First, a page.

The structure is preferably a sandwich structure which is realized by

    • printing a first electrode pattern on a substrate and letting the electrode pattern dry,
    • printing a middle layer on the dried first electrode pattern and partially overlapping with the first electrode pattern and letting the middle layer dry, and
    • printing a second electrode pattern on the dried middle layer and partially overlapping with the middle layer and let the second electrode pattern dry.

A plurality of such sandwich structures can be created in the form of a one-, two- or three-dimensional grid, whereby at least one or both of the outer layers are provided in the form of continuous strips which intersect a strip or strips formed by the other outer layer such that at least at the intersection areas the middle layer remains between the outer layers.

An additional insulating material layer can be applied to the sandwich structure in order to keep the electrode layers in electric isolation before sintering the middle layer.

The structure can also be a planar structure which is realized by printing the first and second electrode patterns on a substrate spaced from each other, and printing the middle layer between the first and second electrode patterns.

According to a second aspect of the invention the first and second electrode layers are formed from nanoparticle-containing layers having a sintering temperature lower than the sintering temperature of the middle layer. The layers are applied on a paper, cardboard or plastic substrate. The layers form a sandwich structure, as described above in more detail. Further, the structure may comprise a plurality of such sandwich structures in the form of a one-, two- or three-dimensional grid, whereby at least one or both of the outer layers are in the form of continuous strips which intersect a strip or strips formed by the other outer layer such that at least at the intersection areas the middle layer remains between the outer layers.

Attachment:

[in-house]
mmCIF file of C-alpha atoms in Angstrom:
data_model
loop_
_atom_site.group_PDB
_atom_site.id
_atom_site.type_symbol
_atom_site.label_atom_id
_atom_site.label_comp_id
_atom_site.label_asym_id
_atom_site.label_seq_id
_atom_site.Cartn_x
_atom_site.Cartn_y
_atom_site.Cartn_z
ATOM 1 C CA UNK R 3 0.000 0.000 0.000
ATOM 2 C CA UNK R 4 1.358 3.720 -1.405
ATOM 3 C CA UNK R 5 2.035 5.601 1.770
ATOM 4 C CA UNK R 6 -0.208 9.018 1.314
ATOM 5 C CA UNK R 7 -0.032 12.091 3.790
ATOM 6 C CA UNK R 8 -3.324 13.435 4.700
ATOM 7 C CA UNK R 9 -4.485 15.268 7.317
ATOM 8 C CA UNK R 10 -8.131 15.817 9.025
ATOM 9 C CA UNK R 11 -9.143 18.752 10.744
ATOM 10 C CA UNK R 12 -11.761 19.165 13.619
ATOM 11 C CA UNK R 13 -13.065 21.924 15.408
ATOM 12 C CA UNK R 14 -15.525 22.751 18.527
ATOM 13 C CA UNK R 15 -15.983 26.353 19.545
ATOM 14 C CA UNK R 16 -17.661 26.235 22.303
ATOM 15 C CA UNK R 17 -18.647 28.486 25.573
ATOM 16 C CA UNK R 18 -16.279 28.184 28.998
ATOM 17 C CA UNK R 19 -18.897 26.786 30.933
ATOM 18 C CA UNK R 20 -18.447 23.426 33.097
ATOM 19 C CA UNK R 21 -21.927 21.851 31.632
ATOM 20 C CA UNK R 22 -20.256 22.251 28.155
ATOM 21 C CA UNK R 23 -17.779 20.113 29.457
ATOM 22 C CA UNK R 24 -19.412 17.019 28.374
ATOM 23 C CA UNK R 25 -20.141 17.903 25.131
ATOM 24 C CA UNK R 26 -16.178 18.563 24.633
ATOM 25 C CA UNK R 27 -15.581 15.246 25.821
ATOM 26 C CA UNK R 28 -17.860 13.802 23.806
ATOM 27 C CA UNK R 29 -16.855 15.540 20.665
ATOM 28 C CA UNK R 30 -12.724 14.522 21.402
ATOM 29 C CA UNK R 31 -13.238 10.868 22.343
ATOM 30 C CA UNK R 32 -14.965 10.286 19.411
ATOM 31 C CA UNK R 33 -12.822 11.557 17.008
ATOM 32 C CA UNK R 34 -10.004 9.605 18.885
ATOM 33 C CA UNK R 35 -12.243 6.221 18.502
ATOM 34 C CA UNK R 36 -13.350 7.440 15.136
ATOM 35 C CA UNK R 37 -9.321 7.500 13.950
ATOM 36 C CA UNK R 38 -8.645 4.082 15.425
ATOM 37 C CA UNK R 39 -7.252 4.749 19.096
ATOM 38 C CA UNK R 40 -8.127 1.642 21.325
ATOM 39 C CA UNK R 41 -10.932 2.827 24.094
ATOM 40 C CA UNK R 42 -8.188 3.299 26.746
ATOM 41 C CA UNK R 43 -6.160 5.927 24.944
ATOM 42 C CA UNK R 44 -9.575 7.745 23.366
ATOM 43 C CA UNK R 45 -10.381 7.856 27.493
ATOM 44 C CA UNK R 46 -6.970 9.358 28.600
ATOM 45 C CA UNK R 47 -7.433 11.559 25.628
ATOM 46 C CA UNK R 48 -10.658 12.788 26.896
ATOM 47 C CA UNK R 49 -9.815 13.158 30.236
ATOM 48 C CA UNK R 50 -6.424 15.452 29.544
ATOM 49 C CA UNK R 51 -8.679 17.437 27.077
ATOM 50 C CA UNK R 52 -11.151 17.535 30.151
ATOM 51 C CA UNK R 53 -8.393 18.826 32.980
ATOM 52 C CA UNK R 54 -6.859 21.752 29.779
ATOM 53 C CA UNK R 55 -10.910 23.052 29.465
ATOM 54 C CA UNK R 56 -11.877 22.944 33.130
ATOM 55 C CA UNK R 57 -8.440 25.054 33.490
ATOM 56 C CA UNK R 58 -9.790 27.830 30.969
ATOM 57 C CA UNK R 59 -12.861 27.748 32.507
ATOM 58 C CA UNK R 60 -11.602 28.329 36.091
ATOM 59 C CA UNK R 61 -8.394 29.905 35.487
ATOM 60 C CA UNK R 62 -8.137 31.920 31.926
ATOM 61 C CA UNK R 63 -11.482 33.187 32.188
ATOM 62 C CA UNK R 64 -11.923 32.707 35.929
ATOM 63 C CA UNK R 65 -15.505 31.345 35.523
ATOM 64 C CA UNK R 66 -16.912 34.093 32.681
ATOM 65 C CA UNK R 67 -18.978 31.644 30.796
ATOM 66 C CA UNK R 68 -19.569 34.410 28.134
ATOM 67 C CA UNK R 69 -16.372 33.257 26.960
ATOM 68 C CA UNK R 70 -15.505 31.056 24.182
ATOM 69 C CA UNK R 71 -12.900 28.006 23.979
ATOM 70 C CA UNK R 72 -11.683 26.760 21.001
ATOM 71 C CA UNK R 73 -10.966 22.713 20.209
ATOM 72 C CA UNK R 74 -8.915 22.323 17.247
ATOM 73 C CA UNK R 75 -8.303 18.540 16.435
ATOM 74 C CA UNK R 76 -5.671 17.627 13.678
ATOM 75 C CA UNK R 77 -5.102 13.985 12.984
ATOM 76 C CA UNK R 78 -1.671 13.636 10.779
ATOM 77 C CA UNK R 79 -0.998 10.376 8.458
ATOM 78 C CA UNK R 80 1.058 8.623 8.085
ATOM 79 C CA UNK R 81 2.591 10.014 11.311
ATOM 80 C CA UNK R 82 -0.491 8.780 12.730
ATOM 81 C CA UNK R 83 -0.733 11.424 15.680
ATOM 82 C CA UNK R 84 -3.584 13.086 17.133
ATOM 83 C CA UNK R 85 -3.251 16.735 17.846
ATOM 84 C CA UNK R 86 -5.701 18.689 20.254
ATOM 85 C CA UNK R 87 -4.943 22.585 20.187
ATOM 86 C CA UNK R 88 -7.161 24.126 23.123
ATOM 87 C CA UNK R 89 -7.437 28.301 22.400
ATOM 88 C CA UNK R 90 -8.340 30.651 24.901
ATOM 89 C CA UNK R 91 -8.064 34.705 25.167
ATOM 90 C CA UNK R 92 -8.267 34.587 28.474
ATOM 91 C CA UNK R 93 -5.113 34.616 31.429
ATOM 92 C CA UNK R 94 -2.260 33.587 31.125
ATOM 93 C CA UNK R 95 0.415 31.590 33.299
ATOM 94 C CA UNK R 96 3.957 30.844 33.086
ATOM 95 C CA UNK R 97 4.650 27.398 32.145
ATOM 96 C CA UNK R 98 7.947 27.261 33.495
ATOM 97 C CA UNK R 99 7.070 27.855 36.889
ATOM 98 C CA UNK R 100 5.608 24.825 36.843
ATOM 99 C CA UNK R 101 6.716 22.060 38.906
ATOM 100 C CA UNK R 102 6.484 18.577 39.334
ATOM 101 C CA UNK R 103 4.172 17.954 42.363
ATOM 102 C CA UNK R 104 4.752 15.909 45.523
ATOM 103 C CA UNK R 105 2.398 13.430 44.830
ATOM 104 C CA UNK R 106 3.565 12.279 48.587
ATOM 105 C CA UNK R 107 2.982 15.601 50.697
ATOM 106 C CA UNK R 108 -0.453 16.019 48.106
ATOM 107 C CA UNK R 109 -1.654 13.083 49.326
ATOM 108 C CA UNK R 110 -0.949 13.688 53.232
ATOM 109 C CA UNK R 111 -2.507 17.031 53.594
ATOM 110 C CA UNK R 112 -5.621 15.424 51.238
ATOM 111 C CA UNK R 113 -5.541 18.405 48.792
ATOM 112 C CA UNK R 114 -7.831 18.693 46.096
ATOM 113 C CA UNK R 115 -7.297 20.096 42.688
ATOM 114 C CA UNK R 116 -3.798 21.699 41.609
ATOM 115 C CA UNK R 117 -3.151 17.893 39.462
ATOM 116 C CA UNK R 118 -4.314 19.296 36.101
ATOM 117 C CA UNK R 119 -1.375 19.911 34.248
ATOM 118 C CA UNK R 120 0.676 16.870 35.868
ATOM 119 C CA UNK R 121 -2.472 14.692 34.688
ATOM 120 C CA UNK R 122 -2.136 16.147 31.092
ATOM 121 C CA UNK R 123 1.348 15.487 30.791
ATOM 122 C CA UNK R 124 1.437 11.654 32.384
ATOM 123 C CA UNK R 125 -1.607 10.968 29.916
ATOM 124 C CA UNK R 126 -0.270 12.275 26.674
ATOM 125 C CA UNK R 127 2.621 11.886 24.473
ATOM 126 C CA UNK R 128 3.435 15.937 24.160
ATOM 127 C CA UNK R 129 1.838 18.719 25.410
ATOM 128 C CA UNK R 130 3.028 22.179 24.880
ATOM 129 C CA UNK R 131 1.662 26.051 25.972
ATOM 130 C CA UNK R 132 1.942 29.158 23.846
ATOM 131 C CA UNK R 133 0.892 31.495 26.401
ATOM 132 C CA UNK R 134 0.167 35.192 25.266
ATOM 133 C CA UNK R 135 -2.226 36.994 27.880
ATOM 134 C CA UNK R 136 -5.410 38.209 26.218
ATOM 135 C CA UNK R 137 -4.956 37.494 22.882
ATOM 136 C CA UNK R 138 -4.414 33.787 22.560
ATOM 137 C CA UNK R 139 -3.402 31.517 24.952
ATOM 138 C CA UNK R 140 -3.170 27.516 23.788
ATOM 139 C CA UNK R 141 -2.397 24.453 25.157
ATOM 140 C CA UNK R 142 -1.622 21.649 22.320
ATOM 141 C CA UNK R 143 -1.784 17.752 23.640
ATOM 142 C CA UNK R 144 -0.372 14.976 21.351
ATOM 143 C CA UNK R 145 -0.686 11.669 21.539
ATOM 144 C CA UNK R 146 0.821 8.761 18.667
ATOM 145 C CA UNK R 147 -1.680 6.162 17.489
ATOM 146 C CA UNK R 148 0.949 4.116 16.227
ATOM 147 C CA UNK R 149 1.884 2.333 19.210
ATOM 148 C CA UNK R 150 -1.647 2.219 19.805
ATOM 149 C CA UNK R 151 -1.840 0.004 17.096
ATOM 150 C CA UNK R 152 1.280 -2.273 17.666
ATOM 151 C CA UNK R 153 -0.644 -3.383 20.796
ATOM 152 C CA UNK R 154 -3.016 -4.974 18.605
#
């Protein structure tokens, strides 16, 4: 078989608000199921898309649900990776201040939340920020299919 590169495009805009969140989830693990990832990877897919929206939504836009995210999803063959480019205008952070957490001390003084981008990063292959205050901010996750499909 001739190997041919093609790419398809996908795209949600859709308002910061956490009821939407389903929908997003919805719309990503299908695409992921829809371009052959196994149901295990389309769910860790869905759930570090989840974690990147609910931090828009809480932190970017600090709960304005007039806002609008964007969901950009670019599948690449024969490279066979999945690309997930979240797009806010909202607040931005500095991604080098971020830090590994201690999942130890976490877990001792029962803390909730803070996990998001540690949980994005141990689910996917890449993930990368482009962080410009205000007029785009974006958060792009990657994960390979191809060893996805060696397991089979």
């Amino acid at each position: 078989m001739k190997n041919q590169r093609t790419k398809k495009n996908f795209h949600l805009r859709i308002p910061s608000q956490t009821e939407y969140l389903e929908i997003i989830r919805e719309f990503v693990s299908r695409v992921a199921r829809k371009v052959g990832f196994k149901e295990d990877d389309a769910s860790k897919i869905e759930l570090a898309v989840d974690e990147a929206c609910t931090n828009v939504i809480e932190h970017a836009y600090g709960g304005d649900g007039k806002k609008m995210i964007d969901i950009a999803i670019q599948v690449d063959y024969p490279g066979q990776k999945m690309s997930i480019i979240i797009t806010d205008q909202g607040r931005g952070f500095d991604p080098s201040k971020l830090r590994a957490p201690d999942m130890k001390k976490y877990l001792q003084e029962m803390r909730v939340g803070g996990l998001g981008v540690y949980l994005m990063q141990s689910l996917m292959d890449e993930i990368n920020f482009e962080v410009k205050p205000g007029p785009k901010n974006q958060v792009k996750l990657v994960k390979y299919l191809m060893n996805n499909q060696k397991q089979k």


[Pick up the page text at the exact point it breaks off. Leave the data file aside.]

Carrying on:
The layers can be applied laterally in order to form a planar structure. Thus, the first and second electrode layers are printed on the substrate spaced from each other and the memory layer is printed between the first and second electrode layers.

In a memory application the first and second electrode layers have been sintered by increasing their temperature to a temperature lower than the sintering temperature of the middle layer by a conventional thermal sintering method or by electrical sintering.

According to a third aspect of the invention there is provided a printed electronic product comprising a memory element or an intermediate product for the manufacture of a functional memory element.

According to a fourth aspect of the invention there is provided a sensor device comprising a sensor coupled to a memory element or an intermediate product for the manufacture of a functional memory element for storing data provided by the sensor.

When describing the embodiments, the term “electrical sintering” is frequently used to describe the structural transformation process taking place in the nanoparticle-containing layer. It is to be noted, that the term “electrical sintering” in this text has a general meaning: In addition to conventional scope of nanoparticles being adhered to each other during sintering process, the “electrical sintering” transformation may also include (i) extended electrical exposure leading to a complete melting and recrystallization during which the original nanoparticle array form disappears, (ii) electro-thermal avalanche or breakthrough type phenomena leading to a formation of local wire-like structures. Specifically, it should also be noted that the electrically induced transformation may not encompass the entire middle layer, but induced conduction path(s) may be of local character.